Of course, if we all want to bring about radical reform in the health of our cherished breeds we cannot limit our listening and talking just to each other, we need to listen intently to those without voices, the dogs themselves. In the past five years there have been other significant developments that will help us improve our conversations about dog health, but more importantly developments that include more direct feedback from the dogs. Here are my current favourites.

1. Expansion of breed health resources provided by the Kennel Club
The investment they are making in health is more than ever before, visit to see for yourselves. The great news on this, is the investment is long term and long sighted. Notable changes include;

  • The recruitment of Dr Tom Lewis from AHT
  • The introduction of online education resources for breeders and owners ( )  – which is free of charge
  • And the publication of more and more data on health schemes. Future blog posts will look at some of these developments in more detail.
2. Canine Genetics and Epidemiology Journal
One of the important developments is the introduction of the Canine Genetics and Epidemiology Journal, funded by the KC. The standout feature of this is that it is open access, giving us all the freedom to read and use the information in the papers it publishes.
3. Vet Compass
A major development, also funded by KC with others such as the Dogs Trust,  is Vet Compass, based at the Royal Veterinary College and led by the maven, Dr Dan O’Neill. This, together with Savsnet, based at Liverpool University and funded by the BSAVA, will start to revolutionise the way we can use data collected in vet practices.
4. Recognition of the need to enshrine dog health and welfare in our legal and policy making structures
The work being done through APGAW and led by EFRA, is exploring the legal framework which currently shapes the supply routes for animals and pets. I’m privileged to have been actively involved in anti-puppy-farming campaigns through my collaborative work with Marc Abraham of Pupaid , C.A.R.I.A.D. and others; we work closely with politicians on this fundamental part of dog welfare. Follow progress on social media using the #wheresmum hashtag.
5. Improving breeding standards
Improving breeding standards. It is all very well pinpointing the routes to market that are measurably harmful for the health and welfare of dogs, but how about working on the high welfare routes and ensuring that more and more puppies are produced by ethical, knowledgeable breeders?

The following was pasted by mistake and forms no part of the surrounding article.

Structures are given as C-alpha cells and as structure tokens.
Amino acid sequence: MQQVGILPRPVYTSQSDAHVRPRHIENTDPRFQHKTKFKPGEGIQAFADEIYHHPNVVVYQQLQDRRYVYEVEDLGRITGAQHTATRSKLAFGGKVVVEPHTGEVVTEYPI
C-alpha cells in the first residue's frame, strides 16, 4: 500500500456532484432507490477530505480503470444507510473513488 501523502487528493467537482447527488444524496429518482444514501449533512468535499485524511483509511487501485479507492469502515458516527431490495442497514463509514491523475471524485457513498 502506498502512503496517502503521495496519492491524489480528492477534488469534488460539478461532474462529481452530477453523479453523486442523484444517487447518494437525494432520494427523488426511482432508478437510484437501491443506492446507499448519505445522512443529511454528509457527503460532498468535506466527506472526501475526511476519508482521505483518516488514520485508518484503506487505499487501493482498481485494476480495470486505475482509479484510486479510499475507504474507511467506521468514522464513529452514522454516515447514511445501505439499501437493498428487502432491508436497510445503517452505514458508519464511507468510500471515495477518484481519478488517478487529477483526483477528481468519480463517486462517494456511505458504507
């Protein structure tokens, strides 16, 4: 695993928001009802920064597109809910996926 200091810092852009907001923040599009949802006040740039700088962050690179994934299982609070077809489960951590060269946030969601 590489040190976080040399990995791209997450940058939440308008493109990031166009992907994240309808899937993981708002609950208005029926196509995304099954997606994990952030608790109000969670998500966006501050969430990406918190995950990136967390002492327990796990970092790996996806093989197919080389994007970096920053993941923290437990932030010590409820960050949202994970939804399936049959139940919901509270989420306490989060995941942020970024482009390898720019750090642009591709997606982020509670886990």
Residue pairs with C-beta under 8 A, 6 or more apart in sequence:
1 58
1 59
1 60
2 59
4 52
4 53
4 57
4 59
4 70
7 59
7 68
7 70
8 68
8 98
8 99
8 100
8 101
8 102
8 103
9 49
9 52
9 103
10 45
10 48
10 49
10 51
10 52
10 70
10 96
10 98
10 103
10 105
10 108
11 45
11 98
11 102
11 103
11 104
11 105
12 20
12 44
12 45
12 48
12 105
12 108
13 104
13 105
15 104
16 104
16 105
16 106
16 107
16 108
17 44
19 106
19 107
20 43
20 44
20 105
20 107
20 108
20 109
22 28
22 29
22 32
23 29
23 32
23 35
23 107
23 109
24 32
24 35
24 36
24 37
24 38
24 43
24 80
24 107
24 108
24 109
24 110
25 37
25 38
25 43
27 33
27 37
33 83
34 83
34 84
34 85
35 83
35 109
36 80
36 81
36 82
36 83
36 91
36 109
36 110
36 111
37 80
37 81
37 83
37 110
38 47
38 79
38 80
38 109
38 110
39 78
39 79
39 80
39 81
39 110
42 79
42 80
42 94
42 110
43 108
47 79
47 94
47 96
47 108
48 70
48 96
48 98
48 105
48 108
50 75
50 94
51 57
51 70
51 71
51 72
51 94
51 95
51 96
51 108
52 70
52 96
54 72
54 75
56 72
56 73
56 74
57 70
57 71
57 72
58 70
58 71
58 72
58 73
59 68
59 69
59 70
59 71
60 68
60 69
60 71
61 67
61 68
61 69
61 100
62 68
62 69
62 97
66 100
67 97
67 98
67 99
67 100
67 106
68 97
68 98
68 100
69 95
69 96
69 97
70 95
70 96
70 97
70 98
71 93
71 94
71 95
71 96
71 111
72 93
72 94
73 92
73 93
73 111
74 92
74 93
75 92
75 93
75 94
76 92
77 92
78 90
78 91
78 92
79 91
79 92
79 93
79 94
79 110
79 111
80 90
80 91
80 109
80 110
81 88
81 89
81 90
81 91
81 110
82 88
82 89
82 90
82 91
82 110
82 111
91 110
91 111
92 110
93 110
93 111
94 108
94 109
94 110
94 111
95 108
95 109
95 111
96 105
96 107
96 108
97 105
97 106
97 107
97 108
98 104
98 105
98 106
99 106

In 2014 I was invited to join the KC subcommittee that oversees the UKAS accredited Assured Breeder Scheme, giving me fascinating insight into the challenge of safeguarding high welfare across large numbers of individual breeders. I am very proud to provide an independent, pet owner perspective for the ABS and will write about that work in more detail in a future blog.

The tip of the iceberg

Those five areas are just the tip of the iceberg when it comes to developments in dog health. In and of themselves, one initiative alone will not achieve the reform we are all so thirsty for, but step by step, nudge by nudge, conversation by conversation, collectively they add up to a significant shift.

I am excited to be involved in changing our attitudes towards dog health and welfare, and armed with so much more data and information from these few work streams alone, I look forward to the next five years. Through better conversations with more of you, I look forward to establishing further extraordinary relationships along the lines suggested by Senge, and together who knows what we can achieve for the dogs we love.

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Philippa Robinson

Philippa Robinson

Philippa’s career as a management and training consultant spans thirty years. Her clients have included HSBC, Royal Mail, Kodak Manufacturing and Swiss Re Insurance as well as a large number of smaller commercial enterprises. She attained a Masters in Human Resource Management with Distinction from Sheffield Business School in 2012 where she was the recipient of the SIG Prize for Excellence. She is a member of the Chartered Institute of Personnel and Development.